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Updates on jazz vocalist Monica Ramey and the Rev. Keith A. Gordon

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Now that the trend of aging rockers cutting albums of show tunes and standards seems thankfully to have run its course, we're back to vocalists with a real feel for and understanding of the jazz tradition doing them justice. Nashville's Monica Ramey is a shining example. Her excellent release Make Someone Happy offers resourceful, soaring and engaging interpretations of material from The Great American Songbook.

Ramey, who'll appear Friday night at F. Scott's, credits her producers Nashville Jazz Workshop co-founders bassist Roger Spencer and pianist Lori Mechem — as well as vocal mentor Sandra Dudley and ace instrumentalists George Tidwell and Denis Solee — with giving her the guidance and assistance necessary to make memorable versions of classic and numbers.

"I was a member of the All American Grammy High School Jazz Band & Choir, which changed my musical life," Ramey recalls. "From that experience I knew my purpose was to do whatever I could to preserve jazz as a vital art form of our culture and society. I also give the Nashville Jazz Workshop immeasurable credit for my training and appreciation of jazz as well."

Ramey's been a Nashville resident since 2000 and a singer since childhood. Make Someone Happy features her rhythmically intense, sophisticated and strong renditions of such tunes as "Dream Dancing," "Tenderly," "Passion Flower," and "I Didn't Know What Time It Was." Her command of flow, tempo and pace (not to mention her understanding of approach in terms of storytelling and lyric emphasis) is impressive, and Ramey's list of top contributors includes special guest Beegie Adair, Roy Agee, Jame Hollihan, and the Lori Mechem Trio.

While she's a huge fan of classic songwriters such as Alan & Marilyn Bergman, Cy Coleman and Johnny Mercer, Ramey has intriguing plans for future projects that will incorporate the works of contemporary performers and songwriters.

"George Tidwell and I are working on a few pop and R&B arrangements for my book right now," Ramey adds. "I have a wish list of everyone from Stevie Wonder and Barbra Streisand to U2, Prince and others that I am anxious to sing. I love the idea of taking some of the tunes that I grew up listening to that are not jazz and marrying them into my world now."

She cites the NJW as vital to not only her career, but the development of jazz in the region overall. She's somewhat optimistic about the music's current state in Nashville, though she echoes sentiments constantly heard from area jazz singers and instrumentalists.

"What I've sadly discovered is the number of musicians struggling to make a living doing what they should be doing, playing music," Ramey says. "It's easy for venues to hire musicians who are eager to work versus those who are far superior, but want or need to be paid for their work.

"Beyond that, there are venues that appreciate the music but cannot afford the cost of hosting live jazz, and those who capitalize on having live music but don't want to pay the musicians properly. It makes it difficult for most of the great artists to play in town. Many take the work where they can get it or play on the road. It all contributes to keeping the jazz scene a secret."

What's promising, Ramey says, is the number of local business owners and musicians who advocate the integrity of the local musicians and the music.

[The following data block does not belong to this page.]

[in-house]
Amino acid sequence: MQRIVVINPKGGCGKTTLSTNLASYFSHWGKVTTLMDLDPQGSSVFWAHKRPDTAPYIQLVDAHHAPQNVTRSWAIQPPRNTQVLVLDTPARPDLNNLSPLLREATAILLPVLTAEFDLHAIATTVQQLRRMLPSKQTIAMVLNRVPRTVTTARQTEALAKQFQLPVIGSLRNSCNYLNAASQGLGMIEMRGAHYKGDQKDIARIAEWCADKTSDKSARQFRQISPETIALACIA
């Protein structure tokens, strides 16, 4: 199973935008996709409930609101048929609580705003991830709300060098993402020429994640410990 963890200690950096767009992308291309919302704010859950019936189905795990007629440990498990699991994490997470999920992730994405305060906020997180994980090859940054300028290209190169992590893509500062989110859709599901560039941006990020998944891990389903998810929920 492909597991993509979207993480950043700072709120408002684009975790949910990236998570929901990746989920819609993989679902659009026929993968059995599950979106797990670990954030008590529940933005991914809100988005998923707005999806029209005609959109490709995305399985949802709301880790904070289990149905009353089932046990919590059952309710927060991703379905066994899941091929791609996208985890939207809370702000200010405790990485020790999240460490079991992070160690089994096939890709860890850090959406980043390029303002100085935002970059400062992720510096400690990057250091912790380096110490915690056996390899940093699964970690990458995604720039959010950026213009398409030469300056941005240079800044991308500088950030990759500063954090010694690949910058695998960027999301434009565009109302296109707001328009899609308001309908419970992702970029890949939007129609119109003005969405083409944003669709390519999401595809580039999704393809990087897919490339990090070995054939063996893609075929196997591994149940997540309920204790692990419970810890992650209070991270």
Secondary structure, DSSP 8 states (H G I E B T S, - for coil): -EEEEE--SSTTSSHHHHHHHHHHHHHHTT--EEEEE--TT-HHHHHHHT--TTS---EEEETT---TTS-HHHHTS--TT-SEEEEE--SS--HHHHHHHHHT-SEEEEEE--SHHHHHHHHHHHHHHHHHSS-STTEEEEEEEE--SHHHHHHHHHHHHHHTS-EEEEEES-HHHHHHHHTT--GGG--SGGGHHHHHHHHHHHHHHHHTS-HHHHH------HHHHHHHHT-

"I believe most people and venue owners want to do the right thing," she says. "There are just so many moving business parts that make it all very complex and taxing. There are many folks who are eagerly watching the evolution of jazz and live music in Nashville."

Ramey's equally upbeat and excited about her future projects and plans. "You can expect a couple more albums in the near future, international peformance dates and must hear collaborations." she says. "I also want to share what I learn and know about music performance and the art of being an independent artist. More than anything I just want to keep making great music, working with world class musicians who challenge and inspire me. As always, I want to continue to give back to others who wouldn't otherwise have the opportunity to hear or learn jazz."

Monica Ramey appears 7 p.m. tonight at F. Scott's. Make Someone Happy is available on several websites, including Amazon and CD Baby.

The Rev revs up

The Rev. Keith A. Gordon was a familiar name on the Music City rock and pop scene for a number of years, thanks to his erudite and frequently acerbic reviews, essays, commentaries and columns penned for various Nashville publications. Though now an East Coast resident, the Reverend remains very connected to Middle Tennessee, and his latest book Trademark Of Quality: Rants, Reviews & Essays by Rev. Keith A. Gordon circa 2007-2010 (Excitable Press) includes ruminations on indie rock, metal, pop and occasionally blues performers from his current blog.

Determined to revive (or at least rekindle memories of) longform music criticism, Gordon's pieces aren't the snarky one-liners, brief paragraphs or cursory quips that have become the standard in today's space-challenged publications. He goes into extensive detail about releases and performers, offering opinions on riffs, instruments, choices of singles, record label mistakes, personnel defections, internal band squabbles — in short, all the things music fanatics care about, along with passionate and energetic analyses and reflections.

The true test of any music writer is the ability to interest readers in songs, albums or performers they might otherwise miss or not even consider. Trademark of Quality does that frequently, and Rev. Keith A. Gordon's work is consistently stimulating.

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